Even in this section of the GIRM dealing with “Communion Under Both Kinds” (281-287), there is much anxiety for the proper catechesis of the people about Eucharistic doctrine.
Rightly so, for the expansion of communion under both species was a stunning capitulation, in liturgical practice if not in theology, to Protestant arguments in favor of communion in both species. The Catholic Church vigorously opposed these arguments for over 500 years, since the practice was condemned by the ecumenical Council of Constance in 1415 in response to the Utraquist controversy prompted by John Wyclif and John Hus. Martin Luther listed the denial of both species to the faithful as one of three “captivities” of the sacrament of the Eucharist, along with the doctrine of transubstantiation and the sacrifical understanding of the Mass (James T. O’Connor, The Hidden Manna: A Theology of the Eucharist, 2nd ed., Ignatius Press, 2005, 130-135).
The GIRM is concerned above all that the faithful be properly instructed on the lynchpin of the Catholic response as formulated at the Council of Trent, namely that:
“Christ, whole and entire, and the true Sacrament, is received even under only one species, and consequently that as far as the effects are concerned, those who receive under only one species are not deprived of any of the grace that is necessary for salvation” (282). Read the rest of this entry »
September 6, 2011
Among the sundry tasks with which my new assignment presents me is overseeing the transition to the new translation of the Roman Missal in the parishes of the Rosebud Reservation. The transition here promises to be rather smoother than in other places, at least in part because the people here do not seem to have as many ideological hang-ups as their sibling Christians in certain other locales. And many, particularly elders, already have experience praying in another language—Lakota—which gives them intuition into the reasons behind the change. As a lay cantor who participated in a workshop on the new translations explained to me a few weeks ago, “Lakota is a very spiritual language, and we understand that when we translate into English something gets lost.” The new translations are simply an attempt—imperfect, like all human endeavors—to recover a bit of what has been lost.
Among the complaints I’ve heard about the new translations from other sources is the objection that changing the Creed’s “We believe” to “I believe” diminishes the communal nature of the Mass. In some ways this is a strange objection, since the Creed’s first line is one instance in which the 1973 translation simply gets the Latin wrong, something obvious to anyone celebrating Mass in another of the major modern languages, which correctly translate “Credo” into the first person singular. Given that the 1973 English version is the outlier in this instance, there’s something self-defeating in defending a supposedly more communal word that in fact puts a distance between English speakers and the rest of the international Church.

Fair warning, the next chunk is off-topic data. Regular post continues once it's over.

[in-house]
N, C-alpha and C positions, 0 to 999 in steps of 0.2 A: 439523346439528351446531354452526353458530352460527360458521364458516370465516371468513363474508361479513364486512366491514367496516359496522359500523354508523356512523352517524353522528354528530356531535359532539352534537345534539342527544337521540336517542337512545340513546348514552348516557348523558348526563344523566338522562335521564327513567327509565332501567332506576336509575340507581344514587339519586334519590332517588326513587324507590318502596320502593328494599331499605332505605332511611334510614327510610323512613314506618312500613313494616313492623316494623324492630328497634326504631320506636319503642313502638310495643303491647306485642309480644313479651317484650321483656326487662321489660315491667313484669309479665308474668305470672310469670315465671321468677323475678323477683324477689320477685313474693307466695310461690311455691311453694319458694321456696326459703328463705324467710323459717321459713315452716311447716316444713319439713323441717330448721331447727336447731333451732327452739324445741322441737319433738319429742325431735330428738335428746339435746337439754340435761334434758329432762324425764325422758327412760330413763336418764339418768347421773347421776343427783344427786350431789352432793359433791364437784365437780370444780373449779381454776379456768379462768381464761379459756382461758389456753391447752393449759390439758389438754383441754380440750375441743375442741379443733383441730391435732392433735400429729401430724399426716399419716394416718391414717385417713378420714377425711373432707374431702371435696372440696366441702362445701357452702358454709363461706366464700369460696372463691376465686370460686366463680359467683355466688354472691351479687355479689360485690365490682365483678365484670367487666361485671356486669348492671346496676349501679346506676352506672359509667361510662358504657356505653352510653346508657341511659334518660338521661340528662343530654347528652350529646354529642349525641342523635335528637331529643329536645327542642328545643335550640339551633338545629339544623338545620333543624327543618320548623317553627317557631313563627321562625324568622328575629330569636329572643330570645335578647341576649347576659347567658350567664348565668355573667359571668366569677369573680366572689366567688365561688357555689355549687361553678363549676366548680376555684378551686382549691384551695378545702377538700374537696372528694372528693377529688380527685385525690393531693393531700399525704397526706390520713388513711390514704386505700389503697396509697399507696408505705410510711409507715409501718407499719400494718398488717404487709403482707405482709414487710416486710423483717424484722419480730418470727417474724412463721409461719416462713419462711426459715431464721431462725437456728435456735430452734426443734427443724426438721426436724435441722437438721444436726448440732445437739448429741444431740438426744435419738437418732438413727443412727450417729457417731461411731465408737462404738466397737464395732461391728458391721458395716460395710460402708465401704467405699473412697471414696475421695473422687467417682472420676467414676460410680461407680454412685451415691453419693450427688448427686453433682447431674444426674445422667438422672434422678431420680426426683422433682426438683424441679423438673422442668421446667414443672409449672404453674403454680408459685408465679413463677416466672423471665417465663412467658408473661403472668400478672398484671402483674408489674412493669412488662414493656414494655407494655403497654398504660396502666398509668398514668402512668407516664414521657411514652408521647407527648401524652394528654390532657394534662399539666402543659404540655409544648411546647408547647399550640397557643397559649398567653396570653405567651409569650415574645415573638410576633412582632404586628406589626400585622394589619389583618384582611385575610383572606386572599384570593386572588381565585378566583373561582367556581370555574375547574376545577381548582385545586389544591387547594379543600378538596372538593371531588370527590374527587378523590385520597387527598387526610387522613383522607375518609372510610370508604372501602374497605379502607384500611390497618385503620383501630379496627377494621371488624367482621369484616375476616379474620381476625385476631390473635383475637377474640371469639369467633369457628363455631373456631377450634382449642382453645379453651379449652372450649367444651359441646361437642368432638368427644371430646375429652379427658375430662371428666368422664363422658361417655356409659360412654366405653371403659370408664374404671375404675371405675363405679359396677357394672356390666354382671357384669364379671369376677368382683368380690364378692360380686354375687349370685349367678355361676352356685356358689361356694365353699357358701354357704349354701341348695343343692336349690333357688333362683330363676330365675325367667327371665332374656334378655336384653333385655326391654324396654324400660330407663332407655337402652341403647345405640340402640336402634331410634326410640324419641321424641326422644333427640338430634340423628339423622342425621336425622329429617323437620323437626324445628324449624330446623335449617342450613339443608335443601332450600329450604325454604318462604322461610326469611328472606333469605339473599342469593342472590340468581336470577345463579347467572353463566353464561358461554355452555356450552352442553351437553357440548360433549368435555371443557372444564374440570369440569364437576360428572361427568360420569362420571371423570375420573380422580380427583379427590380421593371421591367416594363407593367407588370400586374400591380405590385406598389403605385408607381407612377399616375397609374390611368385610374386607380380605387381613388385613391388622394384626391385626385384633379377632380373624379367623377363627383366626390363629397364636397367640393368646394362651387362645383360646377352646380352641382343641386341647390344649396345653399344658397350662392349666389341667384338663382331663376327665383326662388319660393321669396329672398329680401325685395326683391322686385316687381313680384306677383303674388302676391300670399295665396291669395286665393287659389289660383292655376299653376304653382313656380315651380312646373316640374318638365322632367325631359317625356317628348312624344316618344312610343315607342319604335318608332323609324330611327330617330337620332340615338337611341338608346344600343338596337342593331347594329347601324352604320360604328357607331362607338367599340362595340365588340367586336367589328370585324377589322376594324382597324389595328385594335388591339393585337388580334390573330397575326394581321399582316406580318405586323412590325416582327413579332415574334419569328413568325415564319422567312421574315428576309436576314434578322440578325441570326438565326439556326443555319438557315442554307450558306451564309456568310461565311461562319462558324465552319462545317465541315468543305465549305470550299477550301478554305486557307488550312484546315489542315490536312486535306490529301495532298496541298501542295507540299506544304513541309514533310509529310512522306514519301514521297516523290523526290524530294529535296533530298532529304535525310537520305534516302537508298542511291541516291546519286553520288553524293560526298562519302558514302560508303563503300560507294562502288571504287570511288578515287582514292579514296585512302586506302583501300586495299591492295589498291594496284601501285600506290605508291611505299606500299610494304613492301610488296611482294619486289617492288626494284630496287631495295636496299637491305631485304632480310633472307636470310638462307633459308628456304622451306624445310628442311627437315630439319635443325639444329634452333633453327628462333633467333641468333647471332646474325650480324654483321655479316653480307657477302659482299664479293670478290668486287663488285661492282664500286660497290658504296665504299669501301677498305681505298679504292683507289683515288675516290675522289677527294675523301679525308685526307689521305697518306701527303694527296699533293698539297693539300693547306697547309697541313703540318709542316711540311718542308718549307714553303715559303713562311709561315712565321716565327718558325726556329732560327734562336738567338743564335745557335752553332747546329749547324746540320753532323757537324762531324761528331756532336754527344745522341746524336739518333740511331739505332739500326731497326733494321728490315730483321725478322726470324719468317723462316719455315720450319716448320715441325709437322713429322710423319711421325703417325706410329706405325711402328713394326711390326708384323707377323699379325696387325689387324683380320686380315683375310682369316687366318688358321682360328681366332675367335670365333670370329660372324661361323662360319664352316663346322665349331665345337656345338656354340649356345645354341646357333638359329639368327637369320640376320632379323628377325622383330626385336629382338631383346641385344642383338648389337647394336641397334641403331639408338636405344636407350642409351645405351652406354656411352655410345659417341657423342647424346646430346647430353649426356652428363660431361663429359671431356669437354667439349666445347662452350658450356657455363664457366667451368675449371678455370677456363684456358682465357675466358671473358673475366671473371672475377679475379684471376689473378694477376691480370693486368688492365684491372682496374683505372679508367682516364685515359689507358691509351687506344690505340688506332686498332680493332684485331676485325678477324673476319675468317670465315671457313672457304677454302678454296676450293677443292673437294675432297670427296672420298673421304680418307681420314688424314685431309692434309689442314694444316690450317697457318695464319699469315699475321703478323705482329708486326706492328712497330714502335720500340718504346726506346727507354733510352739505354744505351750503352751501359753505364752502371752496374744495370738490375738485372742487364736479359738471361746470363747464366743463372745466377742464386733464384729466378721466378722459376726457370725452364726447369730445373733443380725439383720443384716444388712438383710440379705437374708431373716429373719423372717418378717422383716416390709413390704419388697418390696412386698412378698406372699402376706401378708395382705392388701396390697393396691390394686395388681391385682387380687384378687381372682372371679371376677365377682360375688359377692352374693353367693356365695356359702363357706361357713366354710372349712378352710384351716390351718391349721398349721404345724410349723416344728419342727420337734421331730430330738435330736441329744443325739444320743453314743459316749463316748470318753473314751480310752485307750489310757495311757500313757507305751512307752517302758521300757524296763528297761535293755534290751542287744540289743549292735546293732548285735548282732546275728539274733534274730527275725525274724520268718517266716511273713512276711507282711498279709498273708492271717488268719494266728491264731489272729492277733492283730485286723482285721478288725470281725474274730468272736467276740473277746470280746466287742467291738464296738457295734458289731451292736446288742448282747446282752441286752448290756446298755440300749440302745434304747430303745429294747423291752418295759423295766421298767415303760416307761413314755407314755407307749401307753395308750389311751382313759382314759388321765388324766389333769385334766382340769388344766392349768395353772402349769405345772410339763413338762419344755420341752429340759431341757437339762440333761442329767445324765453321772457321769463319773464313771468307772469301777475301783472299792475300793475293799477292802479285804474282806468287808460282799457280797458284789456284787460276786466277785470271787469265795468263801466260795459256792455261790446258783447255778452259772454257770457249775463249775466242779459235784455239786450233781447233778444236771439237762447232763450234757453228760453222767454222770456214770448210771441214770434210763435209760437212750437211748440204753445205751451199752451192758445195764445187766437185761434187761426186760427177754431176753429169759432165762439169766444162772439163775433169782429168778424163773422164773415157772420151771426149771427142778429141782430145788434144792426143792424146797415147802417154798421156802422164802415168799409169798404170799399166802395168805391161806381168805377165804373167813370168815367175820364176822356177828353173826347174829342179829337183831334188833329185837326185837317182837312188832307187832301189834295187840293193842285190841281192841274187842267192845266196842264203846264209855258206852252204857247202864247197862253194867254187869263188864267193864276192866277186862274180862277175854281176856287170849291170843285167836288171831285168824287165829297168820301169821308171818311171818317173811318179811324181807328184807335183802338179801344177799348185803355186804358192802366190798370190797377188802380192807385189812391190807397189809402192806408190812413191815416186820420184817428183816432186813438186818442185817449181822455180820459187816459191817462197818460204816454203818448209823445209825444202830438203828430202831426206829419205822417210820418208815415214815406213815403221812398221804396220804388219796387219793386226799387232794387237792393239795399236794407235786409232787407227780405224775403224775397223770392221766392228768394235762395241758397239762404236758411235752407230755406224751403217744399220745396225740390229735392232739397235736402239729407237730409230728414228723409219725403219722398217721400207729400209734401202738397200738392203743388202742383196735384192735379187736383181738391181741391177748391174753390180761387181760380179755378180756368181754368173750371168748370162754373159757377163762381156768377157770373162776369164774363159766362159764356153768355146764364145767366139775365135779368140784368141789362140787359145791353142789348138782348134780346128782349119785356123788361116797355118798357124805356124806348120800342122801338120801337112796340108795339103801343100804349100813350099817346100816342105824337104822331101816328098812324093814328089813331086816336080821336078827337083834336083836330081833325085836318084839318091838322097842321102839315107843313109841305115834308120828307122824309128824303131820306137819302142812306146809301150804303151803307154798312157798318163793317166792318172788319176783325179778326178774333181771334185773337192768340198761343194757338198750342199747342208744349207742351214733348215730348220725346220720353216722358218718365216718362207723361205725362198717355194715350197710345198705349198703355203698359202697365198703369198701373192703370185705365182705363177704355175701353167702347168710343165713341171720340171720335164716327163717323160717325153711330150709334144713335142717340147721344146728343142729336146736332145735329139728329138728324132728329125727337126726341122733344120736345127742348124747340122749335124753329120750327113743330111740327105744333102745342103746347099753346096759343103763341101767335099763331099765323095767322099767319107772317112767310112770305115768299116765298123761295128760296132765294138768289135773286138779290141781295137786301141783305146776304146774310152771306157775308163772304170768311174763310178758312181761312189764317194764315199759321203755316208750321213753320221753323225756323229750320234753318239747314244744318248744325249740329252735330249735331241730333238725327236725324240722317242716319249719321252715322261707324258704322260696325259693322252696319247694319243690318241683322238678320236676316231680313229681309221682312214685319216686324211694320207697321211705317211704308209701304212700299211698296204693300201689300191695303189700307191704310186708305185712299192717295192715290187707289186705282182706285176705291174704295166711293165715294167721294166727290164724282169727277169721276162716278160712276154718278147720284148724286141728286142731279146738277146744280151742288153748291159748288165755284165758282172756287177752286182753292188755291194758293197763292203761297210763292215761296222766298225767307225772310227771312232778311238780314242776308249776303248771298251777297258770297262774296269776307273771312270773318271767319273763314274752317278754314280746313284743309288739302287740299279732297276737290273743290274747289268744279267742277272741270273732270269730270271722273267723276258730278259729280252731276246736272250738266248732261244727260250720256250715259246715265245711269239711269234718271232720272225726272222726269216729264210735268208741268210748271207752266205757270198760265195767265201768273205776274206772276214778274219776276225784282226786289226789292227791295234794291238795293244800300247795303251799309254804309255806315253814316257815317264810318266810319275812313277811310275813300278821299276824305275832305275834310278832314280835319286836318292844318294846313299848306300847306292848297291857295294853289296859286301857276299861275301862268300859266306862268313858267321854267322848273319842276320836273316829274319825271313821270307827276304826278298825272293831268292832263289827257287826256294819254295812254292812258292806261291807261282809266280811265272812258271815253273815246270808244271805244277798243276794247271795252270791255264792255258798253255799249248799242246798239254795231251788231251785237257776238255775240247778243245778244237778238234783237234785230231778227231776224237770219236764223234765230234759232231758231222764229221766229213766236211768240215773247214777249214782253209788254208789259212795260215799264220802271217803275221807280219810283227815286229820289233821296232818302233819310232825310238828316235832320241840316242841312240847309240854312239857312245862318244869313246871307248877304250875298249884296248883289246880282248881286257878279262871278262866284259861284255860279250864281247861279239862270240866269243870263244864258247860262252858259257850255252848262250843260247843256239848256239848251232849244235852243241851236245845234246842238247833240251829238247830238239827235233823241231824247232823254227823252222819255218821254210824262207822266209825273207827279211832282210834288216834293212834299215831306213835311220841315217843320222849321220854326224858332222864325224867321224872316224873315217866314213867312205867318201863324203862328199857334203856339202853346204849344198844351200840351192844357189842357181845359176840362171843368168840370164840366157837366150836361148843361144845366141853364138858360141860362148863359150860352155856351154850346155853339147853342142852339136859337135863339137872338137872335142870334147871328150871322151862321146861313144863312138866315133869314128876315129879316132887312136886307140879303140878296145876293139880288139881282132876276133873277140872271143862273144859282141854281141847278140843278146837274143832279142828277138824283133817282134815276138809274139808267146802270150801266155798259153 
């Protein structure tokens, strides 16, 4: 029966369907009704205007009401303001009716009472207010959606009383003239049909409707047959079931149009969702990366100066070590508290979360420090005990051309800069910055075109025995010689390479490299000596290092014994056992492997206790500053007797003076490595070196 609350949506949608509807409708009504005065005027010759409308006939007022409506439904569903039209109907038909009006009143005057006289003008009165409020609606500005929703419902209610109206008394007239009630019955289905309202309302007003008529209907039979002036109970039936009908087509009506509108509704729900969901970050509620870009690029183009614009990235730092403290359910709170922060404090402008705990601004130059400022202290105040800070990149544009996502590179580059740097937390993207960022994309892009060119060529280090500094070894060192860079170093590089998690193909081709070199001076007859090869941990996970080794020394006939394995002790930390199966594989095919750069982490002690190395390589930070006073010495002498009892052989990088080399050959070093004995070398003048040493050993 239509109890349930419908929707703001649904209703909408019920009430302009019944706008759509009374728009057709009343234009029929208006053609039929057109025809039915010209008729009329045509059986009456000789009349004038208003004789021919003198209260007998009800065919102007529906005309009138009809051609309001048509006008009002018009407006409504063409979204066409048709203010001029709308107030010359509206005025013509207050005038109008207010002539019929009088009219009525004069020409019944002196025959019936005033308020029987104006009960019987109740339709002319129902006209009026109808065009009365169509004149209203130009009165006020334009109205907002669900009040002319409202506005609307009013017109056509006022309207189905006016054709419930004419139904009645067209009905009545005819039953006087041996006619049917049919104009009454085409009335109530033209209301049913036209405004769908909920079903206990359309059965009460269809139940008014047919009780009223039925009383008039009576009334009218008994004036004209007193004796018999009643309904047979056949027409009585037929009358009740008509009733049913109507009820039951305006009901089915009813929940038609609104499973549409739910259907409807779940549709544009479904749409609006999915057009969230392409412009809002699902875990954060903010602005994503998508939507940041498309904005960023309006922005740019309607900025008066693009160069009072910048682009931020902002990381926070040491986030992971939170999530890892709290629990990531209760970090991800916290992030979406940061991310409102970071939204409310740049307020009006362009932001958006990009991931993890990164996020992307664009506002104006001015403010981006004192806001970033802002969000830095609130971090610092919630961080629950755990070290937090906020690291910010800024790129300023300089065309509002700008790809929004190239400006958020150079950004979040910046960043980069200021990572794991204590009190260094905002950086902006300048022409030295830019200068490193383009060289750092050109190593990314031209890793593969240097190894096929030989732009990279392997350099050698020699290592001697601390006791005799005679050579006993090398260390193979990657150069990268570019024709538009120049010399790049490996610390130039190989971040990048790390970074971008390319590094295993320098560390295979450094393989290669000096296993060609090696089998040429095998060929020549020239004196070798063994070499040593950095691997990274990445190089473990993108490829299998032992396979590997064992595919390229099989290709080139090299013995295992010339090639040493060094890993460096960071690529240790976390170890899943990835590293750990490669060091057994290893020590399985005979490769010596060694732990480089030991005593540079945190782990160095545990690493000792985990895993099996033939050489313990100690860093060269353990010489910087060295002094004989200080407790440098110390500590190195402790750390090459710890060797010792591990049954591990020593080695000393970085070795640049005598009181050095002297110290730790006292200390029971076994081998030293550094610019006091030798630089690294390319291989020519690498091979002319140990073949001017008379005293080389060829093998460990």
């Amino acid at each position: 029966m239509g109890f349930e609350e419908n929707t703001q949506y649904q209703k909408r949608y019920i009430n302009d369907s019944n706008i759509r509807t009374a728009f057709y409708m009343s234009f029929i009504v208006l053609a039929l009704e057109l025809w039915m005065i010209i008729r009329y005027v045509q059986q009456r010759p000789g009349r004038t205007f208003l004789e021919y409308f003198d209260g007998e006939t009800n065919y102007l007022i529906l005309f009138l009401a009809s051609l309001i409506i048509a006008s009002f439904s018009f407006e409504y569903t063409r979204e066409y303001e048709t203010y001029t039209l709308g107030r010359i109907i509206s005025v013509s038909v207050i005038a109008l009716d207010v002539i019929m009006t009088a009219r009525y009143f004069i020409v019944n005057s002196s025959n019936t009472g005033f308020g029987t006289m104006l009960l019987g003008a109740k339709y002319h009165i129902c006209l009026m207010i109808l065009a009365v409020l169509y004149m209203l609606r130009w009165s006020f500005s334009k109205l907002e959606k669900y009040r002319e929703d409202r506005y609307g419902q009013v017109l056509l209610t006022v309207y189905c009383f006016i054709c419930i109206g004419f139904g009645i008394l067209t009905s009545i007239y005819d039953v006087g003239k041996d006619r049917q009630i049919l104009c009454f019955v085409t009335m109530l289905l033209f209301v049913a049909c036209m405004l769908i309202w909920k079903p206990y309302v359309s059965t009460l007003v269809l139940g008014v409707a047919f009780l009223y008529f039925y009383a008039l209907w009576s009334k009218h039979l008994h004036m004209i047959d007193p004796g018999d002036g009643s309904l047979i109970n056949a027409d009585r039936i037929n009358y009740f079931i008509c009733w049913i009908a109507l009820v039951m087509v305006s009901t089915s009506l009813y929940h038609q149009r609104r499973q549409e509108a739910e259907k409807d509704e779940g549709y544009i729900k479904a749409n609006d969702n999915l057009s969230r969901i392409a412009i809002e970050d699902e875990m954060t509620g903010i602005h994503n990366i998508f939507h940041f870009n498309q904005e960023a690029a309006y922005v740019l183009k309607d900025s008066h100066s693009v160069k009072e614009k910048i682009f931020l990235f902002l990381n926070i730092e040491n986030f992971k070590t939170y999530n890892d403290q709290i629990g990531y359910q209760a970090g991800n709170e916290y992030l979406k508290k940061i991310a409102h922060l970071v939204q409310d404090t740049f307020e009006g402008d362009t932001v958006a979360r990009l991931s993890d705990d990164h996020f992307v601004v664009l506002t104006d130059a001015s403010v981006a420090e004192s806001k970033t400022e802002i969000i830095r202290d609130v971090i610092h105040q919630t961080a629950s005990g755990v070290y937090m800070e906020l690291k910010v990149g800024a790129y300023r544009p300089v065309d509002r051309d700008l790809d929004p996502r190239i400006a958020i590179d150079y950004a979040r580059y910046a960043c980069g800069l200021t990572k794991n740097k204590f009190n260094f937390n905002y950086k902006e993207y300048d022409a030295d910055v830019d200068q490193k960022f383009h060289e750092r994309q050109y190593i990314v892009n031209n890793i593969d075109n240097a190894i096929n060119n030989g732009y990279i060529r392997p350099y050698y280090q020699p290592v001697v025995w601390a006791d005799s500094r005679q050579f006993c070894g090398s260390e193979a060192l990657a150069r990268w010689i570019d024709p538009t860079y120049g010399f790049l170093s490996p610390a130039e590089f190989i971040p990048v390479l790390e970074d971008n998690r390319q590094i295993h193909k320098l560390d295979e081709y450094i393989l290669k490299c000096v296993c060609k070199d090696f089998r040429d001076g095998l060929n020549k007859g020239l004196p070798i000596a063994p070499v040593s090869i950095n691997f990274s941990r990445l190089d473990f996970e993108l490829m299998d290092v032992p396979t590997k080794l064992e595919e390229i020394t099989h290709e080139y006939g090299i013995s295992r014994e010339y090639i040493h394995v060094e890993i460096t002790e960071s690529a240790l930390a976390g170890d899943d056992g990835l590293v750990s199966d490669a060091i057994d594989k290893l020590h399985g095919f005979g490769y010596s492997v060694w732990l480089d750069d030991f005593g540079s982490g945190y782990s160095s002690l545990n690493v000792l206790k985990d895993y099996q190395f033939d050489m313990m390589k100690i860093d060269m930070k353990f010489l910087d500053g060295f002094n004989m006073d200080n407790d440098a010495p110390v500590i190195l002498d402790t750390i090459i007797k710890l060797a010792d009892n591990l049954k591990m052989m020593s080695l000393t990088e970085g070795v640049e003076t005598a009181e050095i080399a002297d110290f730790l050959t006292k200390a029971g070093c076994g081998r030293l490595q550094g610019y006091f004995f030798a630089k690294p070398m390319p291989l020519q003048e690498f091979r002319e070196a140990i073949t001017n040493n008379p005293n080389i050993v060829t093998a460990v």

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April 6, 2011
I suggested at the beginning of Lent that this season is a good time to get back to basics, and for Catholics it doesn’t get more basic than the celebration of the Eucharist. It’s well known that the Second Vatican Council called for the “full and active participation” of all the faithful in the Eucharist, but interpretations of what this phrase means have differed so widely that the Council’s vision hasn’t born the fruit we might have hoped for. On the most basic measure of full and active participation—Mass attendance—we’re actually far worse off today than we were when the Council began.
For me this Lent has coincided with work on a master’s thesis about sacrifice and the Mass (some of the ideas for which I test drove here on Whoseoever Desires), and my research has raised a question so basic we usually forget to ask it: what exactly do we do at Mass?
Answering that question depends on how we think about the Mass, what models we use to describe it. An incorrect model for thinking of the Mass is that of a show or play. Unfortunately, a lot of people fall into this kind of thinking. I’ll sometimes hear complaints that Mass is boring, which doesn’t make sense because Mass isn’t supposed to be entertainment. Even those who should know better sometimes fall into the trap of turning Mass into a kind of high school musical. I once attended an Easter Vigil in which the man delivering the third reading dressed up as Moses—complete with beard, robes, and staff. It almost made me root for Pharaoh.
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March 30, 2011
This Sunday at Mass you might notice an anomaly—pink vestments. No, the Lenten vestments didn’t get ruined at the cleaner; the pink (technically “rose”) color means we’re halfway to Easter.
The fourth Sunday of Lent goes by the name “Laetare Sunday,” which comes from the Mass’s “indroit,” or opening antiphon, which begins “Rejoice, Jerusalem!”—in Latin, “Laetare, Jerusalem!” We break out the rose on the third Sunday of Advent, too, when we’re over halfway to Christmas.
There’s something delightfully human in allowing ourselves a splash of rejoicing in the middle of this penitential season. It’s sort of like stopping at the Dairy Queen for a sundae after passing the halfway point of a long road trip. Of course, to my mind, Lent still is a joyful season, because penance can—and even should—be done with joy. Good Friday is a day of mourning because that too is a part of the human experience, but penance does not mean sadness.